Exactly how France plan to "bounce back" from the debacle of the last 15 months is a mystery. Ever since brushing the Welsh aside in that incredible 51-0 win at Wembley in April last year, both the team and Castaignede have completely lost their way. "It's true," he says. "But there is always a route back. We need to tighten up our defence and rediscover some of the serenity which was so evident in 1998. We're in a rut but we intend to play our way out of it."
Perhaps the hope is that the team will be spurred on by performing on the biggest stage of all. "Playing in a World Cup was my dream," says Castaignede, who as a child named his dog Campese after the maverick Australian winger. "I remember watching the first one in 1987 and being mesmerised. I'm unlikely to play for long, so I want to make the most of this opportunity."
Unlikely to play for long? Why ever not? "Because I don't think I have that kind of temperament. I am the type of person who will stop as soon as I no longer have the burning desire to do well." The more you talk to Castaignede, the more you detect shades of Eric Cantona. Here is an exceptional talent, arguably the most exciting player in the game today, ready to walk away at any time. "It is just the way I am," he says. "People have always tried to impose constraints on me, and I do try to respect those wishes, but I am..." Castaignede hesitates. He is struggling to find the right word. "Well, I'm not selfish, but it's fair to say that I am whimsical."
Castaignede is indeed an intriguing character. The ultimate show-off on the pitch, he tends to shy away from the limelight when off it. And, unlike many top athletes, he is not afraid to praise his peers. "Somebody like Cullen really makes me dream. When I see him get the ball and dance around the pitch, it really excites me; it's what rugby's all about. And Carlos Spencer is terrific. He's a true player, in the old-fashioned way. Merhtens is more sober, while Carlos dares to do things with the ball."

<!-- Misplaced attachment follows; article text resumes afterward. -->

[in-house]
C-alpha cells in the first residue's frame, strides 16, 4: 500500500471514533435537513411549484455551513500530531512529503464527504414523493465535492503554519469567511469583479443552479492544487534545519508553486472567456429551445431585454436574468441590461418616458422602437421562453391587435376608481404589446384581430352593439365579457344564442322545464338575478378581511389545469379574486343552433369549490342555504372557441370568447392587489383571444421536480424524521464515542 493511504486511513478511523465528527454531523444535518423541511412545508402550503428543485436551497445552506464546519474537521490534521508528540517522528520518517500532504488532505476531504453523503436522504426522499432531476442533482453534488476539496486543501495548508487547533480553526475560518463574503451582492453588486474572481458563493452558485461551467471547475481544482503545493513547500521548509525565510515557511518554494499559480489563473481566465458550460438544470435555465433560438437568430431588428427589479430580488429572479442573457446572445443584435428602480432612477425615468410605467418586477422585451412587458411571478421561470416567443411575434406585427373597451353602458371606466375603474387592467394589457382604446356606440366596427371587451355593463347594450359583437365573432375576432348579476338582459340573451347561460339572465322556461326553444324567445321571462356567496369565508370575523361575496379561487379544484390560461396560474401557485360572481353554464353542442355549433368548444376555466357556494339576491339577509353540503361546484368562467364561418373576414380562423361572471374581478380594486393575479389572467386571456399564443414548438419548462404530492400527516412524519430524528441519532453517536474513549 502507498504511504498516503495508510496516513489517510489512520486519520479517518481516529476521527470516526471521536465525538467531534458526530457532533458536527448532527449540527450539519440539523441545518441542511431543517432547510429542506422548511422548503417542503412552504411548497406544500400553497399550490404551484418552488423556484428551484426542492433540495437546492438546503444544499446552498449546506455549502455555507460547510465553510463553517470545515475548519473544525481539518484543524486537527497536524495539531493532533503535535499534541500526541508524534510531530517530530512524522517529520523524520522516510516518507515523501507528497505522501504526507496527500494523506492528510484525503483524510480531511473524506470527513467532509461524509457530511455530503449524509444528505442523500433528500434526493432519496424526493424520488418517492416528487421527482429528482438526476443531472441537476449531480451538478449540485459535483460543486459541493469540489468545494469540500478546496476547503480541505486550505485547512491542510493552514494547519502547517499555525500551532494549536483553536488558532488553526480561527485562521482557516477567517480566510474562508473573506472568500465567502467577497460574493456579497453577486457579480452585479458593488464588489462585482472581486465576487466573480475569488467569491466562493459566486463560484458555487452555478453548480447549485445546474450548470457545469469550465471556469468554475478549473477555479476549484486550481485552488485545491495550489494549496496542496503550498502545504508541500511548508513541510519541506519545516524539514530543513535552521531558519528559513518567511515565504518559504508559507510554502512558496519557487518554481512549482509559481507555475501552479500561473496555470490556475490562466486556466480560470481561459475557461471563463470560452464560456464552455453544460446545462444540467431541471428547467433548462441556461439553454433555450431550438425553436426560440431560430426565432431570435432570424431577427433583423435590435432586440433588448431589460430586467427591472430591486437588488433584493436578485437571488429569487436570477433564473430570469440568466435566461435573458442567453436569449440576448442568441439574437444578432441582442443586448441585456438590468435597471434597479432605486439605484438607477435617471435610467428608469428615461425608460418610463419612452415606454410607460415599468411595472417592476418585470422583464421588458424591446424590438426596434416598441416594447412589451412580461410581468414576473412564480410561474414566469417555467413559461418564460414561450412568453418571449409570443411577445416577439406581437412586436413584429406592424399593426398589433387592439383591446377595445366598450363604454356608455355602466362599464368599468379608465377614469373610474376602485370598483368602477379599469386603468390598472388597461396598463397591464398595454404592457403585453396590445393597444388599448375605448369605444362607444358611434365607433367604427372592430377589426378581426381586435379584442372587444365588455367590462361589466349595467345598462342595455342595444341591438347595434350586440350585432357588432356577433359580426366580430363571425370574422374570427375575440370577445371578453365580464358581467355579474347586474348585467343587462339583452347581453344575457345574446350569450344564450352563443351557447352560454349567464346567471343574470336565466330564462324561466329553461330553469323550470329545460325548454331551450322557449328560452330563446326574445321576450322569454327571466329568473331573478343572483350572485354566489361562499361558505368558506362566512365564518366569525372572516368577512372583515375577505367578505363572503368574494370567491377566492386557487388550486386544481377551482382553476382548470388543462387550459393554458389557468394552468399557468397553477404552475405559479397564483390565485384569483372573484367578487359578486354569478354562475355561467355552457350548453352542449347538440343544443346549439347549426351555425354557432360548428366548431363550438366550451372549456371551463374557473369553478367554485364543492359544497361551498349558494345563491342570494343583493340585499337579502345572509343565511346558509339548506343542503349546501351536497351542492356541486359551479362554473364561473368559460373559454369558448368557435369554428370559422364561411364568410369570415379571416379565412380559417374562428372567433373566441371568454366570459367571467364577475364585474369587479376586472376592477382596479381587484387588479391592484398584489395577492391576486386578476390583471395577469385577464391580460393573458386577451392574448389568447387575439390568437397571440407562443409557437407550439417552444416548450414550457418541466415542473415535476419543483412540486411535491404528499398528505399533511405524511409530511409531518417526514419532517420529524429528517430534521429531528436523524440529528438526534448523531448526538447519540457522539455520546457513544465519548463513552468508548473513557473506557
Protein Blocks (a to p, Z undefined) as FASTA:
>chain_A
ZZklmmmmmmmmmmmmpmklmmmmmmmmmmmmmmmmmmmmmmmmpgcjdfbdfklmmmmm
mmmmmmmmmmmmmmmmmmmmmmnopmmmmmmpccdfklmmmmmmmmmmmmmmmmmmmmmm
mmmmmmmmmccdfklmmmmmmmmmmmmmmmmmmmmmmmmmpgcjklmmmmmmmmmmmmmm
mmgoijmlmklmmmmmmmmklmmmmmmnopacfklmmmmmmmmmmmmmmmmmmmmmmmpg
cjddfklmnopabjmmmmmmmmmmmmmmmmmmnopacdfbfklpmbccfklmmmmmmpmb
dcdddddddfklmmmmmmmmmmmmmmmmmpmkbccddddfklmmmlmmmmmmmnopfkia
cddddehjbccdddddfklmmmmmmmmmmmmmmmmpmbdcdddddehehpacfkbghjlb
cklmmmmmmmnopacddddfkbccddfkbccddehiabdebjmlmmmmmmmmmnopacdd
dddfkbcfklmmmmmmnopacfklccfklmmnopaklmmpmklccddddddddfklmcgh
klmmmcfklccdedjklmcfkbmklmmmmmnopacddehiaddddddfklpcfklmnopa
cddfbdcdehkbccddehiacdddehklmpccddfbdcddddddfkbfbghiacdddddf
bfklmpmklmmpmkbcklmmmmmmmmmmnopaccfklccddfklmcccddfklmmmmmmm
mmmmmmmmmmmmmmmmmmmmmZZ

Serious doubts remain as to whether France have the necessary attributes to protect Castaignede and enable him to express himself fully during a match. Not least because this promises to be the most open of all the World Cups to date. "Winning it would be an incredible feat," acknowledges Castaignede, "especially because there are so many great teams in the competition. England are capable of beating New Zealand, Scotland could overcome South Africa, while Wales and Ireland might well surprise a few people. Add to those ourselves and Australia and you can see that the tournament is wide open."
Another issue open to question is what the public can expect from the entertainer and his troops during this World Cup? "We plan to win it," he says confidently. And can the entertainers win it by entertaining? "The ideal result would be 3-0 in the final, just like the football team did last year against Brazil. Two World Cups in France at the same time. That would be some double."Reuse content